Under 28 U.S.C. § 1407, this court has authority to rule on pretrial motions in MDL cases such as this. The choice of law for these pretrial motions depends on whether they involve federal or state law. “When analyzing questions of federal law, the transferee court should apply the law of the circuit in which it is located. When considering questions of state law, however, the transferee court must apply the state law that would have applied to the individual cases had they not been transferred for consolidation.” In re Temporomandibular Joint (TMJ) Implants Prods. Liab. Litig., 97 F.3d 1050, 1055 (8th Cir. 1996) (internal citations omitted). In cases based on diversity jurisdiction, the choice-of-law rules to be used are those of the states where the actions were originally filed. See In re Air Disaster at Ramstein Air Base, Ger., 81 F.3d 570, 576 (5th Cir. 1996) (“Where a transferee court presides over several diversity actions consolidated under the multidistrict rules, the choice of law rules of each jurisdiction in which the transferred actions were originally filed must be applied.”); In re Air Crash Disaster Near Chi., Ill., 644 F.2d 594, 610 (7th Cir. 1981); In re Digitek Prods. Liab. Litig., MDL No. 2:08-md-01968, 2010 WL 2102330, at *7 (S.D. W.Va. May 25, 2010).

         If a plaintiff files her claim directly into the MDL in the Southern District of West Virginia, however, as the plaintiffs did in this case, I consult the choice-of-law rules of the state in which the plaintiff was implanted with the product. See Sanchez v. Boston Scientific Corp., 2:12-cv-05762, 2014 WL 202787, at *4 (S.D. W.Va. Jan. 17, 2014) (“For cases that originate elsewhere and are directly filed into the MDL, I will follow the better-reasoned authority that applies the choice-of-law rules of the originating jurisdiction, which in our case is the state in which the plaintiff was implanted with the product.”). Ms. Rodenkirch-Kleindl received the implantation surgery for the Align in Wisconsin. Thus, the choice-of-law principles of Wisconsin guide this court's choice-of-law analysis.

         I find that these principles compel application of Wisconsin law. For tort claims, Wisconsin's choice of law methodology “begins with a presumption that the law of the forum applies unless ‘nonforum contacts are of the greater significance.'” Assembly Component Sys., Inc. v. Platinum Equity, L.L.C., No. 09-CV-778, 2010 WL 2719978, at *6 (E.D. Wis. July 7, 2010) (quoting Glaeske v. Shaw, 661 N.W.2d 420, 427 (Wis. App. 2003)). The methodology then “ends with an analysis of five ‘choice influencing factors': predictability of results, maintenance of interstate and international order, simplification of the judicial task, advancement of the forum's governmental interests, and application of the better rule of law.” Id. Here, given the presumption in favor of the law of the forum, and that there is no indication that any of the five factors would weigh against applying Wisconsin law, I find that the tort claims are governed by Wisconsin law.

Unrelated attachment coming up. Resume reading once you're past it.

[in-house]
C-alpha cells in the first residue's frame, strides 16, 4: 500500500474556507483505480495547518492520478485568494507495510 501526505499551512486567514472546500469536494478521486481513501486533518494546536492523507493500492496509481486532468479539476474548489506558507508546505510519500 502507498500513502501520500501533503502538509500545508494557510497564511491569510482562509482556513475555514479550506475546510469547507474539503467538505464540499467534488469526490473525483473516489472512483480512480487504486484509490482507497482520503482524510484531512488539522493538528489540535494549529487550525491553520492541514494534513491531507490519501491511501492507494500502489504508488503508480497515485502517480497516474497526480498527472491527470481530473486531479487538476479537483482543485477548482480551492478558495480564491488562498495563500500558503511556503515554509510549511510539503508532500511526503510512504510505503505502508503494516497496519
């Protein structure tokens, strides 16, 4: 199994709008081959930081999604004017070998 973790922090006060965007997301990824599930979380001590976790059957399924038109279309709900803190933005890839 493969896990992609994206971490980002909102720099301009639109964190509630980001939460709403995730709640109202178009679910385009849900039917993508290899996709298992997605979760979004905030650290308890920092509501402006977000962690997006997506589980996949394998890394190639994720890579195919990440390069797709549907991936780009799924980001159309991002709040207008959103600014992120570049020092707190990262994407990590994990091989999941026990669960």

III. Analysis

         Bard argues that it is entitled to partial summary judgment because the plaintiffs lack evidentiary support on the following claims: failure to warn on both theories of negligence and strict liability, breach of express warranty, manufacturing defect on both theories of negligence and strict liability, breach of implied warranty, and negligent inspection, marketing, packaging and selling. The plaintiffs have agreed not to pursue claims for manufacturing defect, breach of express warranty, and breach of implied warranty. See Response 11 [ECF No. 109]. Accordingly, Bard's Motion on the plaintiffs' claims for manufacturing defect, under theories of strict liability and negligence, breach of express warranty, and breach of implied warranty are GRANTED. Below, I apply the summary judgment standard to each remaining claim.

         A. Failure to Warn

         Under Wisconsin law, a manufacturer is strictly liable for design defect if the claimant establishes all of the following by a preponderance of the evidence:

(a) That the product is defective because it contains a manufacturing defect, is defective in design, or is defective because of inadequate instructions or warnings. . . . [;] (b) [t]hat the defective condition rendered the product unreasonably dangerous to persons or property[;] (c) [t]hat the defective condition existed at the time the product left the control of the manufacturer[;] (d) [t]hat the product reached the user or consumer without substantial change in the condition in which it was sold[; and] (e) [t]hat the defective condition was a cause of the claimant's damages.

Wis. Stat. § 895.047.

         A product is defective for want of adequate instructions or warnings “only if the foreseeable risks of harm posed by the product could have been reduced or avoided by the provision of reasonable instructions or warnings by the manufacturer and the omission of the instructions or warnings renders the product not reasonably safe.” Wis.Stat. § 895.047(1)(a). A plaintiff suing in strict liability must also prove that the inadequate instructions or warnings were “a cause” of the plaintiff's damages. § 895.047(1)(e).